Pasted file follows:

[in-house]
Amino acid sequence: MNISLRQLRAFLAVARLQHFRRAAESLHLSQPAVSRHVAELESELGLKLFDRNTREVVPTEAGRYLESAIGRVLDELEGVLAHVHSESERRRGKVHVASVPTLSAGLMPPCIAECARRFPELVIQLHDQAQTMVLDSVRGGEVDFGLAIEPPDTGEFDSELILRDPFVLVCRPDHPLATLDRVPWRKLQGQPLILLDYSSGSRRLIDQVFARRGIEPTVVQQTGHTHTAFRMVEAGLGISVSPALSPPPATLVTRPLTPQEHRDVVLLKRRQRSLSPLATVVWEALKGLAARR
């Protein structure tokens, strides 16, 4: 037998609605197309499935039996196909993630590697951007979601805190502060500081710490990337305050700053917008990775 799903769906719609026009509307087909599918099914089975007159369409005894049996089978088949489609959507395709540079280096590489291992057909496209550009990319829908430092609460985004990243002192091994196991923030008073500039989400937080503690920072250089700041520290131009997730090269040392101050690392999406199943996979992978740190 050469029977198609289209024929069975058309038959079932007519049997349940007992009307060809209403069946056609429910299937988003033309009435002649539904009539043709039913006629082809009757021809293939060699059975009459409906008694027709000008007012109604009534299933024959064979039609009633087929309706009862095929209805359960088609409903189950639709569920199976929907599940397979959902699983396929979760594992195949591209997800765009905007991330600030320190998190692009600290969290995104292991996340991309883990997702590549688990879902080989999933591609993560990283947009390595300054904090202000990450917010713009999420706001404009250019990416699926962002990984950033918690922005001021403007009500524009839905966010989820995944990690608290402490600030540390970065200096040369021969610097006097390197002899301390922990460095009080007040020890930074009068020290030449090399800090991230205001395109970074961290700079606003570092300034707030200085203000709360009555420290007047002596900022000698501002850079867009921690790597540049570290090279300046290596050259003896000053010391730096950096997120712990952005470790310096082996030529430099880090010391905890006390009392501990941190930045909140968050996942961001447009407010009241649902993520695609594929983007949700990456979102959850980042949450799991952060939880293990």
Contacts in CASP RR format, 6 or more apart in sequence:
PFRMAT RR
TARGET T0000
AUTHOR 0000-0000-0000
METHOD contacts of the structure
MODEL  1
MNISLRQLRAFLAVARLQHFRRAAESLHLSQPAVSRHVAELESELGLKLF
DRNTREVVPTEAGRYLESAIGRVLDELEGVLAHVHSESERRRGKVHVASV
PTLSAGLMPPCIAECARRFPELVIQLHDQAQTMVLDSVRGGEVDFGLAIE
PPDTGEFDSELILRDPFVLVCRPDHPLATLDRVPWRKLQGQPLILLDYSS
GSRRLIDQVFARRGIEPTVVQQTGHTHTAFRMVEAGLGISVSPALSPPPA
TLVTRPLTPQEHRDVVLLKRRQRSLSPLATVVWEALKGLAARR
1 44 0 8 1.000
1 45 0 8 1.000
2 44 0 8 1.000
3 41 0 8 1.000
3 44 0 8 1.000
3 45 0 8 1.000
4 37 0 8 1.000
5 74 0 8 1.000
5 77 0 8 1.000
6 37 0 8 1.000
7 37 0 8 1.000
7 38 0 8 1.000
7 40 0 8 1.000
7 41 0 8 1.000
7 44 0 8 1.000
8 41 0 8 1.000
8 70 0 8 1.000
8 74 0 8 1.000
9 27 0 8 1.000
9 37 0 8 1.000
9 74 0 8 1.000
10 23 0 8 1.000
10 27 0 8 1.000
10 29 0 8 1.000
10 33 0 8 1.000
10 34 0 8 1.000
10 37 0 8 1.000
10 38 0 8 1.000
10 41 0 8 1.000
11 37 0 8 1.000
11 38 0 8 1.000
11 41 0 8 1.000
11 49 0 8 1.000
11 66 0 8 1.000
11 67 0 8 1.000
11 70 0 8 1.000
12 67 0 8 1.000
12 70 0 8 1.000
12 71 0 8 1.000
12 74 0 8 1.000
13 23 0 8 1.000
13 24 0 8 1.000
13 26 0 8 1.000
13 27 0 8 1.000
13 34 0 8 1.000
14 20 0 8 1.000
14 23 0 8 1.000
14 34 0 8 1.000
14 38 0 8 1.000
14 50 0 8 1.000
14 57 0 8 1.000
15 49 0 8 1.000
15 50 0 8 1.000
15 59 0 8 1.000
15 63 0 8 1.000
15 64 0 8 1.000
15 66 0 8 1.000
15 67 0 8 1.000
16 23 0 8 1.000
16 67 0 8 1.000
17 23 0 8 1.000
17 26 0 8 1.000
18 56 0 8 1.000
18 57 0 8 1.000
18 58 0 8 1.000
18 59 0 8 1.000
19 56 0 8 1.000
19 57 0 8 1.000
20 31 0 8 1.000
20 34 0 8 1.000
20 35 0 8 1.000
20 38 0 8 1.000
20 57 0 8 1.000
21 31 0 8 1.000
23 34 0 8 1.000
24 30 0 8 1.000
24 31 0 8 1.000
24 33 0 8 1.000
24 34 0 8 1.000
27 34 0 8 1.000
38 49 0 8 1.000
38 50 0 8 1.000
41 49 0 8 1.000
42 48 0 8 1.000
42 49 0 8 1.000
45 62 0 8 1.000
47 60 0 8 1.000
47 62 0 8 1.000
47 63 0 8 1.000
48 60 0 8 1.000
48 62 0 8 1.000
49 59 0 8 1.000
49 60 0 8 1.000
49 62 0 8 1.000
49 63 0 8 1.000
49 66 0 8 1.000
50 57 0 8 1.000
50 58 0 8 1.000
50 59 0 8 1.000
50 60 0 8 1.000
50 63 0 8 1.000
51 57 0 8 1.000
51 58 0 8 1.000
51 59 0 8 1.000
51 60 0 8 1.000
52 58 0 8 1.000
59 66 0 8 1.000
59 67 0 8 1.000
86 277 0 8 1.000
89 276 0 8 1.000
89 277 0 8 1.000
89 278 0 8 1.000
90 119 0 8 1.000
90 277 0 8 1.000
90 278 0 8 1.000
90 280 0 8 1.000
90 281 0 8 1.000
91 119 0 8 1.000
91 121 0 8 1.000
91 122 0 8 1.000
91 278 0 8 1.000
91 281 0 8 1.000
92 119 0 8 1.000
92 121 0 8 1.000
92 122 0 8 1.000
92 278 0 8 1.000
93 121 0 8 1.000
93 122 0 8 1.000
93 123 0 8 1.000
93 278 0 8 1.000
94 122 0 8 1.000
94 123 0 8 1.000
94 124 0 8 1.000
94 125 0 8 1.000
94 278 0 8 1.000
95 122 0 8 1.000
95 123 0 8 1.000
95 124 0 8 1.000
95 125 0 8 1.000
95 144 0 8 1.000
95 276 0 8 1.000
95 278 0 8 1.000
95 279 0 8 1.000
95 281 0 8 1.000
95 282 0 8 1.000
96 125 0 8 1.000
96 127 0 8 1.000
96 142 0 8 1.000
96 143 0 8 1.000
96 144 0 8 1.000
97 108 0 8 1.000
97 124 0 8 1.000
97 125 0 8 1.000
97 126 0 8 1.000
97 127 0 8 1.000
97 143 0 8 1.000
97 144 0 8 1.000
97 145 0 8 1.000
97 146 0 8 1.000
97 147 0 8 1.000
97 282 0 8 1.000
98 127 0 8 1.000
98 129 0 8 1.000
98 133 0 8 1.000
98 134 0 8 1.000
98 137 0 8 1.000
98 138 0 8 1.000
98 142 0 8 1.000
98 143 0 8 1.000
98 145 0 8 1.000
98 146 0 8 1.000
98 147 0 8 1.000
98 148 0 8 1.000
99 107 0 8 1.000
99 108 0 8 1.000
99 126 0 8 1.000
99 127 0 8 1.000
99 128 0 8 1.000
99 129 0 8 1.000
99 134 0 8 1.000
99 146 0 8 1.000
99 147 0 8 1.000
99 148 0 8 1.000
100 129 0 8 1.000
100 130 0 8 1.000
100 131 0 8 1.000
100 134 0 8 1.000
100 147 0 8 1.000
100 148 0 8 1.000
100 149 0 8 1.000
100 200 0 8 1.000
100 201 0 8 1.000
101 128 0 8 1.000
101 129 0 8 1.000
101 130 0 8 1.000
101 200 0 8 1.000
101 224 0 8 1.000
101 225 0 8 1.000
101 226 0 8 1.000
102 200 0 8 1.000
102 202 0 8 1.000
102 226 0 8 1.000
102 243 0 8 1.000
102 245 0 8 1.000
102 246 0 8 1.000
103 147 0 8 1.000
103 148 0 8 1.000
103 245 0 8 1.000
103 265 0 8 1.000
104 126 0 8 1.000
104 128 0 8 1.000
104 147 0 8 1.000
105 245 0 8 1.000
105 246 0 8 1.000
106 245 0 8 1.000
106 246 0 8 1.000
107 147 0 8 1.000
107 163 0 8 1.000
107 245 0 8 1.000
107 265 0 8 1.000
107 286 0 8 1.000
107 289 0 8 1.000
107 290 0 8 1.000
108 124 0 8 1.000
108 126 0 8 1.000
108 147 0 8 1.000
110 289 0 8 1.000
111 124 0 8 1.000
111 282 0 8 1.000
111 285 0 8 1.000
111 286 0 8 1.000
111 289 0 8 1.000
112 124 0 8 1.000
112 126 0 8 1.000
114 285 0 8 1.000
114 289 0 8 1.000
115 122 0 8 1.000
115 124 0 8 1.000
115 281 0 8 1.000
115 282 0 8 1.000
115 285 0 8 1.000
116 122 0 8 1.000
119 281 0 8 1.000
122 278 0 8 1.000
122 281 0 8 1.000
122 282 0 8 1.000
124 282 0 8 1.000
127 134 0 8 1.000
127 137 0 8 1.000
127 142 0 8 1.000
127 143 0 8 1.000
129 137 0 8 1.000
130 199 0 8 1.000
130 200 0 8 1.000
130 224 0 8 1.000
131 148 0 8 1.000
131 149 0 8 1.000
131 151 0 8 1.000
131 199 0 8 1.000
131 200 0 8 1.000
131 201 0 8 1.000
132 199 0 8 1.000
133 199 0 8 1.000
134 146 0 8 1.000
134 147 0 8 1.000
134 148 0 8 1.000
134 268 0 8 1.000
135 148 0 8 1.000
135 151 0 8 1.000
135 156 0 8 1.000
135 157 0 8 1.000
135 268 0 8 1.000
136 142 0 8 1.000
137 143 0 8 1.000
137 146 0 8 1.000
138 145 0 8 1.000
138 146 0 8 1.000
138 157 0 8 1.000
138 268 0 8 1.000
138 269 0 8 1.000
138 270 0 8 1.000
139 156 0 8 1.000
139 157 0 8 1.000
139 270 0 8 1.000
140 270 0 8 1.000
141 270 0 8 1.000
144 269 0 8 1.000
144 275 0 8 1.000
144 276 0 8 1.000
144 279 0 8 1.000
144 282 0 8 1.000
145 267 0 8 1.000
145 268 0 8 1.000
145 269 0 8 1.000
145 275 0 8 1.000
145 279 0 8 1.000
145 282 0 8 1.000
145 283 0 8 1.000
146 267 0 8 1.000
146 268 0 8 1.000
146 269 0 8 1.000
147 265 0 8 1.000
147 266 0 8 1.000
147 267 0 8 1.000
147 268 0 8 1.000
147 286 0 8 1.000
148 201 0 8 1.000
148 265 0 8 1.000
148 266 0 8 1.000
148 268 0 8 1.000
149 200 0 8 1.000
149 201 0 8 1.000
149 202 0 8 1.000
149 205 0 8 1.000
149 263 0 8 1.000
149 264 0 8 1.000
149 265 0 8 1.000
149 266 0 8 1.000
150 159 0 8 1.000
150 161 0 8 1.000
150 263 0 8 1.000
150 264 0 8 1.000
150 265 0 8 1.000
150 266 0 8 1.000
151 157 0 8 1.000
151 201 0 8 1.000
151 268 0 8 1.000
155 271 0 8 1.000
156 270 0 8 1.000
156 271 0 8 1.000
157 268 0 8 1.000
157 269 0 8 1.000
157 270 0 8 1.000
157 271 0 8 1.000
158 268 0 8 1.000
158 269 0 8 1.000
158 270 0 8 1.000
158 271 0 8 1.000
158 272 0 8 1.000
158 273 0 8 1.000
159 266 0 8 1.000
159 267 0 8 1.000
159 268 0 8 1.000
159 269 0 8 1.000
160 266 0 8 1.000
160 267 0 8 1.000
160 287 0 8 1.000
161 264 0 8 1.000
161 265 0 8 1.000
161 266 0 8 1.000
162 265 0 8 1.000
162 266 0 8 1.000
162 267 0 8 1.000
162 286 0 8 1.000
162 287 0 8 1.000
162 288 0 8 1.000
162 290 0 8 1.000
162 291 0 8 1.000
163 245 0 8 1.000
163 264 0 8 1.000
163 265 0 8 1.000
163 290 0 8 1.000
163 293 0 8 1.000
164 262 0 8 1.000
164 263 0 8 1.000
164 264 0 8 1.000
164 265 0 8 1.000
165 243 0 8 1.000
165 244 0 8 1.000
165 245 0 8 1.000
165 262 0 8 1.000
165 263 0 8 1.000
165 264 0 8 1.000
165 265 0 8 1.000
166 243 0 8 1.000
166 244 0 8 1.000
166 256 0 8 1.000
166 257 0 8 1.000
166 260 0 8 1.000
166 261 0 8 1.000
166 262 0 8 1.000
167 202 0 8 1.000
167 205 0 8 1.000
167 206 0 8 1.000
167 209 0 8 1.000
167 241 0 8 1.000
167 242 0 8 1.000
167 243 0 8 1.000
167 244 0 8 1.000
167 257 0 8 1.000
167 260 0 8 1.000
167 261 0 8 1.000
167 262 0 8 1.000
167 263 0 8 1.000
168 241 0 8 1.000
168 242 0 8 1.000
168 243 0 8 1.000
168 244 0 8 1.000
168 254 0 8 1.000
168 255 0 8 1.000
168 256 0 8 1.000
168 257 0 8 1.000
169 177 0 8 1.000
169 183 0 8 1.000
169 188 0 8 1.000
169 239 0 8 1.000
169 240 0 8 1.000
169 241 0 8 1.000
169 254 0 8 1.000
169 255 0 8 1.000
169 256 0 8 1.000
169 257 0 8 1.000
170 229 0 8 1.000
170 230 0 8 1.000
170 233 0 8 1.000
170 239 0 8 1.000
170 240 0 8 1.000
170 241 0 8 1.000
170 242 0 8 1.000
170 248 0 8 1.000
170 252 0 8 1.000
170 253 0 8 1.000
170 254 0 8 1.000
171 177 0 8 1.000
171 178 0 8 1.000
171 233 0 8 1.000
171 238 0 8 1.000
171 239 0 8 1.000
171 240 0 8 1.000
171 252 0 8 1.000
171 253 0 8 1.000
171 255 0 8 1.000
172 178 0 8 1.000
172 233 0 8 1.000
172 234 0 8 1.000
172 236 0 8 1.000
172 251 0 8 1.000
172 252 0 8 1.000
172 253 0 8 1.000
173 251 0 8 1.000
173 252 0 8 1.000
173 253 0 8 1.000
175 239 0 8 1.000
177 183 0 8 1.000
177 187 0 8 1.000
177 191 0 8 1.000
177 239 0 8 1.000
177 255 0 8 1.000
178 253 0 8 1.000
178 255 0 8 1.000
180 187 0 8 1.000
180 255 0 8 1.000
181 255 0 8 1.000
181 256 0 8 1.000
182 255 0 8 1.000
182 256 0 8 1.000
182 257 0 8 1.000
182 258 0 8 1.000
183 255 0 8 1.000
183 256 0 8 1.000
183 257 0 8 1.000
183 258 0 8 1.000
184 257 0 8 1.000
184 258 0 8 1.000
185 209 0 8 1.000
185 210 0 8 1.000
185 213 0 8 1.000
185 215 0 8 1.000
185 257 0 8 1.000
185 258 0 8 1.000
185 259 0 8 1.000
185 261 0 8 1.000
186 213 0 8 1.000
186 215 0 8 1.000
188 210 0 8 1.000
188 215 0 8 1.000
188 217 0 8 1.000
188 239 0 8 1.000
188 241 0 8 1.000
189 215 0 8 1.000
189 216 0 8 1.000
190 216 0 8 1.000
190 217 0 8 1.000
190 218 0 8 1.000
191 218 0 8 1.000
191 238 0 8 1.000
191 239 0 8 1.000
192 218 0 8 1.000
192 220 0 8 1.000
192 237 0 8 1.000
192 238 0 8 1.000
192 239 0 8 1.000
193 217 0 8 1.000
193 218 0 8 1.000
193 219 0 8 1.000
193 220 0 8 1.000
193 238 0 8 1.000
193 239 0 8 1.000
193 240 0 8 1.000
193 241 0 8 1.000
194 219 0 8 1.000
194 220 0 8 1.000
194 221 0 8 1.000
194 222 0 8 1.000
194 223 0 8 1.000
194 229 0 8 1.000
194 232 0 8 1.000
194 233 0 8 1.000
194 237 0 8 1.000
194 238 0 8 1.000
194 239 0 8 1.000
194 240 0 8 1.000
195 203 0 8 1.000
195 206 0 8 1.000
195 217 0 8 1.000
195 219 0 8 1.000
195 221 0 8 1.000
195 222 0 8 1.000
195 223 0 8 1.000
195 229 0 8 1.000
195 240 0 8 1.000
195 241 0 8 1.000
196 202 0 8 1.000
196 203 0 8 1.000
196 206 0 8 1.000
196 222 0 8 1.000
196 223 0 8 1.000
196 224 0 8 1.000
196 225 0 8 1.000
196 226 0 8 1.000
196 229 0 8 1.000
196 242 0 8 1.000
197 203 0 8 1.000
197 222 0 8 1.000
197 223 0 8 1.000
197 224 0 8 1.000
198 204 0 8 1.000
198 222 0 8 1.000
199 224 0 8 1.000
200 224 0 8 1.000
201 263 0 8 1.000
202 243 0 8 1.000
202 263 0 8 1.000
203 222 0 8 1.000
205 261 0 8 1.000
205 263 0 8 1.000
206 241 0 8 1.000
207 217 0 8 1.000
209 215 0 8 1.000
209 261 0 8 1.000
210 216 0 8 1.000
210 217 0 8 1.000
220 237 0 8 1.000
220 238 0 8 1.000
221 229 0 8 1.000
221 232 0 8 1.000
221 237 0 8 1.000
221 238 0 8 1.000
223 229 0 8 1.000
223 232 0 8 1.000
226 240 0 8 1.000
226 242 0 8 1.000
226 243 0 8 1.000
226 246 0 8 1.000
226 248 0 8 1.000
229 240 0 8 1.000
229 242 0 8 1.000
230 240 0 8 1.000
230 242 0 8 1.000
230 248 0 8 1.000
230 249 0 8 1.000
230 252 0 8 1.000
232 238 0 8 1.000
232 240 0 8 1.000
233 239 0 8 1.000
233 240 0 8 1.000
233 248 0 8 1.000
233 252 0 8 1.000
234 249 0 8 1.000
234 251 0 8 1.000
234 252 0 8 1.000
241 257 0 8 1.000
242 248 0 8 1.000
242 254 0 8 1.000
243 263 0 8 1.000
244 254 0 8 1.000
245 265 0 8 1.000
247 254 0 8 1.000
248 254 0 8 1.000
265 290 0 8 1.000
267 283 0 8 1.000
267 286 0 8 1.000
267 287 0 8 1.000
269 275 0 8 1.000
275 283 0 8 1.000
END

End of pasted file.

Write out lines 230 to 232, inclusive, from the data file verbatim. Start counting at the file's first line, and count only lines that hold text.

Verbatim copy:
106 245 0 8 1.000
106 246 0 8 1.000
107 147 0 8 1.000